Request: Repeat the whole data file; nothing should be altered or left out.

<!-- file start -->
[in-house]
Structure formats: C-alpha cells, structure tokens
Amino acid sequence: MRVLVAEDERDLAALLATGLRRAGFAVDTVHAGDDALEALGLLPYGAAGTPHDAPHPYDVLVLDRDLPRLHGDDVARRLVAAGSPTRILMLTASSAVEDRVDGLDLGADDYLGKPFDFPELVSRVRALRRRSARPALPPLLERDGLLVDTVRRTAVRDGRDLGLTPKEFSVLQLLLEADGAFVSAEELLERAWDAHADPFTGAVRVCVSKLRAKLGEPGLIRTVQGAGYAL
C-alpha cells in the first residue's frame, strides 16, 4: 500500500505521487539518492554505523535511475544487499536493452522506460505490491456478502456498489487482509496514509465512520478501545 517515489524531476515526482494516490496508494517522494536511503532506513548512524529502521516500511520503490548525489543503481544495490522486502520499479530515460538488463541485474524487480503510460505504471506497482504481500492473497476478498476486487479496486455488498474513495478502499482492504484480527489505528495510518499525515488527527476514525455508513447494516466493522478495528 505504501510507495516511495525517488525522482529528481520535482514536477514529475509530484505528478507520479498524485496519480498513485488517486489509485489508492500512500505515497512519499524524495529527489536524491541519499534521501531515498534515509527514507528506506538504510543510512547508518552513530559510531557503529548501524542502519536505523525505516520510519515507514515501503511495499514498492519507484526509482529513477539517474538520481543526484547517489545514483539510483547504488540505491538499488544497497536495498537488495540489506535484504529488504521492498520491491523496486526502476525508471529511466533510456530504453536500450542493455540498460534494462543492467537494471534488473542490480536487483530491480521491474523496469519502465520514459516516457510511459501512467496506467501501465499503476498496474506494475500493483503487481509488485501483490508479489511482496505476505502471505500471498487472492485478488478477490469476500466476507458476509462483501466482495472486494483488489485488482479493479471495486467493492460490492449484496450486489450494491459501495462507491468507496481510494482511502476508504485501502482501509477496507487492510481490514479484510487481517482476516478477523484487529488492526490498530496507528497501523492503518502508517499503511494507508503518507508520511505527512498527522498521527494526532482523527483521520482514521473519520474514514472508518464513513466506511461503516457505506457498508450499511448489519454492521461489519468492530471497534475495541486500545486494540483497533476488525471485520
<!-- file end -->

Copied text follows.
[in-house]
Structure formats: C-alpha cells, structure tokens
Amino acid sequence: MRVLVAEDERDLAALLATGLRRAGFAVDTVHAGDDALEALGLLPYGAAGTPHDAPHPYDVLVLDRDLPRLHGDDVARRLVAAGSPTRILMLTASSAVEDRVDGLDLGADDYLGKPFDFPELVSRVRALRRRSARPALPPLLERDGLLVDTVRRTAVRDGRDLGLTPKEFSVLQLLLEADGAFVSAEELLERAWDAHADPFTGAVRVCVSKLRAKLGEPGLIRTVQGAGYAL
C-alpha cells in the first residue's frame, strides 16, 4: 500500500505521487539518492554505523535511475544487499536493452522506460505490491456478502456498489487482509496514509465512520478501545 517515489524531476515526482494516490496508494517522494536511503532506513548512524529502521516500511520503490548525489543503481544495490522486502520499479530515460538488463541485474524487480503510460505504471506497482504481500492473497476478498476486487479496486455488498474513495478502499482492504484480527489505528495510518499525515488527527476514525455508513447494516466493522478495528 505504501510507495516511495525517488525522482529528481520535482514536477514529475509530484505528478507520479498524485496519480498513485488517486489509485489508492500512500505515497512519499524524495529527489536524491541519499534521501531515498534515509527514507528506506538504510543510512547508518552513530559510531557503529548501524542502519536505523525505516520510519515507514515501503511495499514498492519507484526509482529513477539517474538520481543526484547517489545514483539510483547504488540505491538499488544497497536495498537488495540489506535484504529488504521492498520491491523496486526502476525508471529511466533510456530504453536500450542493455540498460534494462543492467537494471534488473542490480536487483530491480521491474523496469519502465520514459516516457510511459501512467496506467501501465499503476498496474506494475500493483503487481509488485501483490508479489511482496505476505502471505500471498487472492485478488478477490469476500466476507458476509462483501466482495472486494483488489485488482479493479471495486467493492460490492449484496450486489450494491459501495462507491468507496481510494482511502476508504485501502482501509477496507487492510481490514479484510487481517482476516478477523484487529488492526490498530496507528497501523492503518502508517499503511494507508503518507508520511505527512498527522498521527494526532482523527483521520482514521473519520474514514472508518464513513466506511461503516457505506457498508450499511448489519454492521461489519468492530471497534475495541486500545486494540483497533476488525471485520